On October 1st, 2013 the DC Council voted to enact the Community Renewables Energy Act of 2013. This bill allows renters, homeowners with shaded roofs, tenants of apartment buildings, and others, to receive the benefits of solar energy by removing some of the remaining regulatory barriers to solar.
Only 25% of residential rooftop space in the US is suitable for solar. And, 60% of DC’s households rent their homes. That’s a lot of people who can’t go solar. But, this new law allows anyone in DC to go solar. It opens the door to clean energy for a huge new group of people.
Want to purchase or lease a share in a community solar project? Developers are just getting started putting together community solar projects, but we can let you know as projects start happening.
Current Status of Community Solar in DC
After the law was passed in 2013, the Public Service Commission was charged with writing the regulations for how the law would be carried out in practice.
In September 2014 the PSC issued the first Notice of Proposed Rulemaking. DC SUN and others filed comments, which you can find below.
DC SUN and its community partners reviewed the second NOPR and were extremely concerned because the proposed rules reduce the value of the CREF Credit Rate, among other issues. The CREF Credit Rate is how subscribers would be credited for their subscription to a renewable energy facility, like a solar array. Under a regular net metering you would get a full 1:1 credit for any extra electricity you produce. This includes all the charges you see on your Pepco bill, including Generation, Transmission, Distribution, and any Taxes, Fees, and Surcharges. However, the PSC’s interpretation of CREA in its 2nd Proposed Rulemaking would only cover Generation and Transmission for a community solar site. That’s about half of what you pay on your Pepco bill (and therefore you’d only be compensated for half of the solar electricity you produce).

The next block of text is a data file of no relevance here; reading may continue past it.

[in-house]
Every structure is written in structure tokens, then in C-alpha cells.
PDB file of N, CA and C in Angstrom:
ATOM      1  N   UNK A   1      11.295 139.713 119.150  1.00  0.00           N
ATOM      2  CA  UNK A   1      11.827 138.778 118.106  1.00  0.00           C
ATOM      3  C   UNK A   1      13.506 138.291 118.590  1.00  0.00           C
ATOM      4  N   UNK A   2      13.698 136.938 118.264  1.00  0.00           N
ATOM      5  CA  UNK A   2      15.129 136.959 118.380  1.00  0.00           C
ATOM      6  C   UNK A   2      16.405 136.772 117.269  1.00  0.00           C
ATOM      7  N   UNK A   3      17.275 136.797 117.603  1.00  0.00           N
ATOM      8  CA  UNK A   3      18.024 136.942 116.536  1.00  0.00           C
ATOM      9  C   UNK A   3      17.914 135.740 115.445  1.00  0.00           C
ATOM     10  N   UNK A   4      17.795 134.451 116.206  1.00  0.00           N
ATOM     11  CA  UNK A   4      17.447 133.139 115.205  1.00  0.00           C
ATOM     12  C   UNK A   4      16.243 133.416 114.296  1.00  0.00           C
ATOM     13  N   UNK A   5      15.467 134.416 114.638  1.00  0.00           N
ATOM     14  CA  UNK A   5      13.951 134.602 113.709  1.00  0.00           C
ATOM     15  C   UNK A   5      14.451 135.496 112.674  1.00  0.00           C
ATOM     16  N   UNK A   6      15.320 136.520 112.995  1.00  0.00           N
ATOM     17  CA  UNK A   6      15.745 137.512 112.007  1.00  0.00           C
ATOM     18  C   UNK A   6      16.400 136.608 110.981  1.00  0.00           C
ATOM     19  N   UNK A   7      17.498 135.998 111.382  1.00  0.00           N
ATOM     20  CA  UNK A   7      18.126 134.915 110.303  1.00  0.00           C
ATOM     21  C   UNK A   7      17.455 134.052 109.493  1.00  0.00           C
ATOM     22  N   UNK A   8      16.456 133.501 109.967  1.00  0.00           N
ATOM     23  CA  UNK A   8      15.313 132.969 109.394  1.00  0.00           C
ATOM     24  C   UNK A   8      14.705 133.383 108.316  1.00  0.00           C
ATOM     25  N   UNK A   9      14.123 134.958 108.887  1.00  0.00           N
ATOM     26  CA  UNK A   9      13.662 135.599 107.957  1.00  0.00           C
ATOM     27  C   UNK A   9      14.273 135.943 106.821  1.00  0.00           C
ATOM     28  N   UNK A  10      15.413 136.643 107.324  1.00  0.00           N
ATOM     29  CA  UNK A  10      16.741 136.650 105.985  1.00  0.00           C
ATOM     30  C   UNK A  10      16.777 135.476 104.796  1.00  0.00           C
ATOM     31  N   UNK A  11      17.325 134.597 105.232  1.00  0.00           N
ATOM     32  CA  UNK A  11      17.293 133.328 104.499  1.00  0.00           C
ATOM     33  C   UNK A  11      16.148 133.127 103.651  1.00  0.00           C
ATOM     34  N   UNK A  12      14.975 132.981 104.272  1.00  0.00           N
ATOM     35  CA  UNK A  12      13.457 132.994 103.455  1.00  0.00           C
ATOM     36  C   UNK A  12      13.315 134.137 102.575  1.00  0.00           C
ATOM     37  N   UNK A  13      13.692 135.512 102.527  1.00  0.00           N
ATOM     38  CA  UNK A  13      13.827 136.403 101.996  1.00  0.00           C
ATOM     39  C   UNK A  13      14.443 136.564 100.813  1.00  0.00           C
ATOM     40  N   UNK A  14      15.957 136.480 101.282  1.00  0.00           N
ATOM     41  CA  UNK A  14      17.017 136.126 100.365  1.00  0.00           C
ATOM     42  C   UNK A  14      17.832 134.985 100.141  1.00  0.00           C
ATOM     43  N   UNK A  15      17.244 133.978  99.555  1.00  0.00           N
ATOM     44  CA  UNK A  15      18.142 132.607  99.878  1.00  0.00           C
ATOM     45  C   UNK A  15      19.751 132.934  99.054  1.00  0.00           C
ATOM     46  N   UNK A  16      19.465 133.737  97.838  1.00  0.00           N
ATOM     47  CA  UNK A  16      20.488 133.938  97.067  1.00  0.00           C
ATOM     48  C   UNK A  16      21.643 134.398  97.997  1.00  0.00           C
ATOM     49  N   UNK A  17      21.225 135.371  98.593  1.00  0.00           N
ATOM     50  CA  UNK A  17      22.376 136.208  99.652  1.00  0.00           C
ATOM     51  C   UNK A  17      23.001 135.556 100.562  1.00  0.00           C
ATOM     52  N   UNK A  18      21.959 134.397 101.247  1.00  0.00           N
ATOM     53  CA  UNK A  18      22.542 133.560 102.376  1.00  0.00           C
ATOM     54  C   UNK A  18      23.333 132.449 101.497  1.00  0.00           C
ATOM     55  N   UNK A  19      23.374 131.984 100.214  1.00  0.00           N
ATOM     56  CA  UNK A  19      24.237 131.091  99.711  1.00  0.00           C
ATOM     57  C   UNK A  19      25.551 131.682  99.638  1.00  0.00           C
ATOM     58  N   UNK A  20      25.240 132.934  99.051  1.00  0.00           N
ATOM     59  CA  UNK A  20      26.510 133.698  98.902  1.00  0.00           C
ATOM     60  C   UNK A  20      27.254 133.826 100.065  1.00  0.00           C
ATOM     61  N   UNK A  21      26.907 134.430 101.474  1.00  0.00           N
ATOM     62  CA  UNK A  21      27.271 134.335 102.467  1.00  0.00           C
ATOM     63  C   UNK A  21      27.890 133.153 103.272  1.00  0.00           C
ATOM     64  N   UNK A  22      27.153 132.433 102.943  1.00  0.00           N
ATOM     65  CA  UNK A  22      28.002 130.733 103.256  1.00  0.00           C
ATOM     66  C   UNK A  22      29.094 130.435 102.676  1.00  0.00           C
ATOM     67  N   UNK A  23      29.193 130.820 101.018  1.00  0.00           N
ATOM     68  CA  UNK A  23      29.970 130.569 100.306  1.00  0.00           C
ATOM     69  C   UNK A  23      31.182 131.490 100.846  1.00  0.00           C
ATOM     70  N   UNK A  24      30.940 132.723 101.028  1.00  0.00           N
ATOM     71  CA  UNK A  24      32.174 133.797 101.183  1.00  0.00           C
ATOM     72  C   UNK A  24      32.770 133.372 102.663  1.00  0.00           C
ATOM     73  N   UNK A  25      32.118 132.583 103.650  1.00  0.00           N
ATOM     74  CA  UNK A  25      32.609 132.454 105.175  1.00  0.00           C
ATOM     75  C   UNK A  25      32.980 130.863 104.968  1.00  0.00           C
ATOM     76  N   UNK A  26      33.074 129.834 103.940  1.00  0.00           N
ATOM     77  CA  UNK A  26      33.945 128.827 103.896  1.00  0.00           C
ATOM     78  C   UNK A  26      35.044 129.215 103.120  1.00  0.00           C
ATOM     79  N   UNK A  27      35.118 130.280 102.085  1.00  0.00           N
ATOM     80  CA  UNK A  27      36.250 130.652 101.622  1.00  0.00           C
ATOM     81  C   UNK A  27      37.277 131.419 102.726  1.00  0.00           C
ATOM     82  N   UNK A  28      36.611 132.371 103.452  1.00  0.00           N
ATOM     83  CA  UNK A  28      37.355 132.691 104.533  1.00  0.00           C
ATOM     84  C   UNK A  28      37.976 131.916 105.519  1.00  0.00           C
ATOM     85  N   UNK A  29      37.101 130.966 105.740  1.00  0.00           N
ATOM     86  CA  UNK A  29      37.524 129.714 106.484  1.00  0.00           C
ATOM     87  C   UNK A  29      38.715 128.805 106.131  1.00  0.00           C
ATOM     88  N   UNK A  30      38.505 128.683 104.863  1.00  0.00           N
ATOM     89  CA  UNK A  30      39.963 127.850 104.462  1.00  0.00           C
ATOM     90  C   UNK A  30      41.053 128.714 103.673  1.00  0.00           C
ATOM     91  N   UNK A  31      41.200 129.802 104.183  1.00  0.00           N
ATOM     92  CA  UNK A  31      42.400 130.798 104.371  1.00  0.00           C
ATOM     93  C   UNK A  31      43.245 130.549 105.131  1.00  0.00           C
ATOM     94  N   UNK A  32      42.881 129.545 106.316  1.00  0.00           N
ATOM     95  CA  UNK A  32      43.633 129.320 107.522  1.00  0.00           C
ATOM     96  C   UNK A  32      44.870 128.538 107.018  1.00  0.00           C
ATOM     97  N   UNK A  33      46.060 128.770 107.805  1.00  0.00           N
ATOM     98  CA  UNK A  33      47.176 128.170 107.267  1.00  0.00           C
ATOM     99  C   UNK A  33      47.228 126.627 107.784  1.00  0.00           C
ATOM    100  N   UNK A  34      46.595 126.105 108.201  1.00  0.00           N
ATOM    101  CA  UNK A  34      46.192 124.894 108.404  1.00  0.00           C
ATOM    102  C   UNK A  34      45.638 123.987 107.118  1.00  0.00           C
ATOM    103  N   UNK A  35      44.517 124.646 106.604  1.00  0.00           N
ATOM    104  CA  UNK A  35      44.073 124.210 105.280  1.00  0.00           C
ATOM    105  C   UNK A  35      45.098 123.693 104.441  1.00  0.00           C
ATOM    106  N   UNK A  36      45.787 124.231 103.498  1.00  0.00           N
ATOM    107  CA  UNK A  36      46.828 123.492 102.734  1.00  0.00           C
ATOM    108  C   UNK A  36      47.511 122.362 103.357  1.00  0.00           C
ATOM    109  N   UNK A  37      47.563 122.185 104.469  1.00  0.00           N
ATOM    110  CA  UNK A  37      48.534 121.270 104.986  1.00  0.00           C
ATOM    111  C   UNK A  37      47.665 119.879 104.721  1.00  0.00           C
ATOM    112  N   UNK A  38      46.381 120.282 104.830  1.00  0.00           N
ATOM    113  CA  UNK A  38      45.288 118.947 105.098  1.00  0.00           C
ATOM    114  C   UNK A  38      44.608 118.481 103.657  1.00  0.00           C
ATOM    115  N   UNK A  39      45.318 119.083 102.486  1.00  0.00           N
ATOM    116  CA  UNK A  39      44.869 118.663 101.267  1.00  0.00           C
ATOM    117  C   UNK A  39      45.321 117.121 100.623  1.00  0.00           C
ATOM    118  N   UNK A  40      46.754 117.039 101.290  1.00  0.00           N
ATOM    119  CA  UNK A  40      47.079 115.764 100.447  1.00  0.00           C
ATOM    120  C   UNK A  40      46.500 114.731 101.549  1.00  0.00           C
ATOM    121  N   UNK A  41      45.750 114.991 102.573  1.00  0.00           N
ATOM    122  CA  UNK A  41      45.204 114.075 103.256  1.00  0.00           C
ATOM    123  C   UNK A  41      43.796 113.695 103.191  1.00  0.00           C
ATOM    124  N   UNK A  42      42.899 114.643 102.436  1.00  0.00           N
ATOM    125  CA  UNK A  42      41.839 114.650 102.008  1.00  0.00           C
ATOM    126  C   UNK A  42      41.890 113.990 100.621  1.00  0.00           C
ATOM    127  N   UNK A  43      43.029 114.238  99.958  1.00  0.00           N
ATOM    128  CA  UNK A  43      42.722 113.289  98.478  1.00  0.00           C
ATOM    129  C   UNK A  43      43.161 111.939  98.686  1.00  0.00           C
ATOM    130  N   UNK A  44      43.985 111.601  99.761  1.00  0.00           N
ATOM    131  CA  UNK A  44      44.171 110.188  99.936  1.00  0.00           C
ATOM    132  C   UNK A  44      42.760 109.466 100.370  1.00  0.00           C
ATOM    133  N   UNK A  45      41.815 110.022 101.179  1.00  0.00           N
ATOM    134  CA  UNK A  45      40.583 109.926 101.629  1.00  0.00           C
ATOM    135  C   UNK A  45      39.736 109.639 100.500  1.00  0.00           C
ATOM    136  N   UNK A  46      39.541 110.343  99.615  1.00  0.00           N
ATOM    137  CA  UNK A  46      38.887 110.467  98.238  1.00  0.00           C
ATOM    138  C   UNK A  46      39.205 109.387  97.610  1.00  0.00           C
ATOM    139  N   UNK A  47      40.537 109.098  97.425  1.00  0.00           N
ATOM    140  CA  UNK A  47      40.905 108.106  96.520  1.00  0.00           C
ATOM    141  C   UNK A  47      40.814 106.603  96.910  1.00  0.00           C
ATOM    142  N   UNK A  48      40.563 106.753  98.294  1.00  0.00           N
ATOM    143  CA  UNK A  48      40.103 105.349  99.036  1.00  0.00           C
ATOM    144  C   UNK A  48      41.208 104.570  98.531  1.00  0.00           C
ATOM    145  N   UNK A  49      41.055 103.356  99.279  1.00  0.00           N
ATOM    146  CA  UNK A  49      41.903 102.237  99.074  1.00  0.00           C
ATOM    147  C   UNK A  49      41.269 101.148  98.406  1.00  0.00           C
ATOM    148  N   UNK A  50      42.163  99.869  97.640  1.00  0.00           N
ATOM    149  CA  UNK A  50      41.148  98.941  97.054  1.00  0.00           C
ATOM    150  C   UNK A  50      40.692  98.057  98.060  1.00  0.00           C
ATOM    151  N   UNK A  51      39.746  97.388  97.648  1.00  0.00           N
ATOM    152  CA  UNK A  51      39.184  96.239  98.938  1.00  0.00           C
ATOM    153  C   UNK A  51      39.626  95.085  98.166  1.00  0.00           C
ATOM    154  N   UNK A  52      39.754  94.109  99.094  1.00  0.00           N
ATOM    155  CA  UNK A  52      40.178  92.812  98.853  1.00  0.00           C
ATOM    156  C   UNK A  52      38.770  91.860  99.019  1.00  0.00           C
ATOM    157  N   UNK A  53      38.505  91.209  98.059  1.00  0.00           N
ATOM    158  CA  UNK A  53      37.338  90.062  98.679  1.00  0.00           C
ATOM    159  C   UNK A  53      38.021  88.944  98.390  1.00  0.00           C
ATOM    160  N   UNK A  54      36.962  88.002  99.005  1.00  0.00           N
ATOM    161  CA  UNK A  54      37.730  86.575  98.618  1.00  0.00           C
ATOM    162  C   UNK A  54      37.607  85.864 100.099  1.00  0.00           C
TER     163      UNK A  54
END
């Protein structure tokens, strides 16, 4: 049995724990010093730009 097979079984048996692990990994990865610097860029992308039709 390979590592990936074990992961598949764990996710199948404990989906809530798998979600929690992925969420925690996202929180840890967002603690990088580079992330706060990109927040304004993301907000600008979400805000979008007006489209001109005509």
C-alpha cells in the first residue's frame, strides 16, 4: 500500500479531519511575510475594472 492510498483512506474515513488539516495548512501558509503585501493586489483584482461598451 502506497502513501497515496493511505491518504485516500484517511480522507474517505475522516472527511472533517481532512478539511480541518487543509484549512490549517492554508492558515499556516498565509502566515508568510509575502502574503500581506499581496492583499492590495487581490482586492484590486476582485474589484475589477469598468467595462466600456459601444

This is a key problem because it creates a lower class of “solar citizens” – those who own homes and can put solar on their roof, versus everyone else who rents, lives in highrise buildings, or has a shaded roof. CREA was passed in order to serve those very citizens, but the PSC’s proposed rulemaking undercuts that very purpose by reducing the value of solar to those citizens who need it most.
Our coalition filed comments on March 2nd, refuting the PSC’s interpretation of the value of solar electricity coming from a CREF. You can view these comments below in the “Intervention Documents” section, along with a letter that 10 out of 11 DC Councilmembers signed, reaffirming the intent of CREA as it was passed in 2013.
The PSC published a Final Order and its Notice of Final Rulemaking (NOFR). The PSC did not agree with our comments or the Council’s letter in their ruling, reaffirming their earlier proposed rulemaking that the credit rate for community solar does not include distribution.
- One page info sheet on community solar
- Powerpoint detailing the final bill
- Link to legislation page on DC Council website
- Final bill, as adopted by the DC Council
- Committee report
- Hearing testimony
- Betty Anne Kane Presentation on Community Solar (Chairman of the Public Service Commission)
- Anna Brockway Presentation on Community Shared Solar (U.S. Department of Energy SunShot Fellow)
- IRS clarification stating community facility subscribers are eligible for 30% Federal Tax Credit (Q/A #26)
- Comments on Proposed Rulemaking, Formal Case No. 945 (October 14, 2014)
- Comments on Proposed Rulemaking, Formal Case No. 1017 (October 14, 2014)
- Petition for Leave to Intervene of the Interstate Renewable Energy Council, Inc. and Motion for Special Appearance (October 14, 2014)
- Comments on 2nd Proposed Rulemaking (March 2, 2015)
- Anya Schoolman’s comments on 2nd Notice of Proposed Rulemaking (March 16, 2015)
- Letter from DC Council stating legislative intent of CREA (full net metering) (March 17, 2015)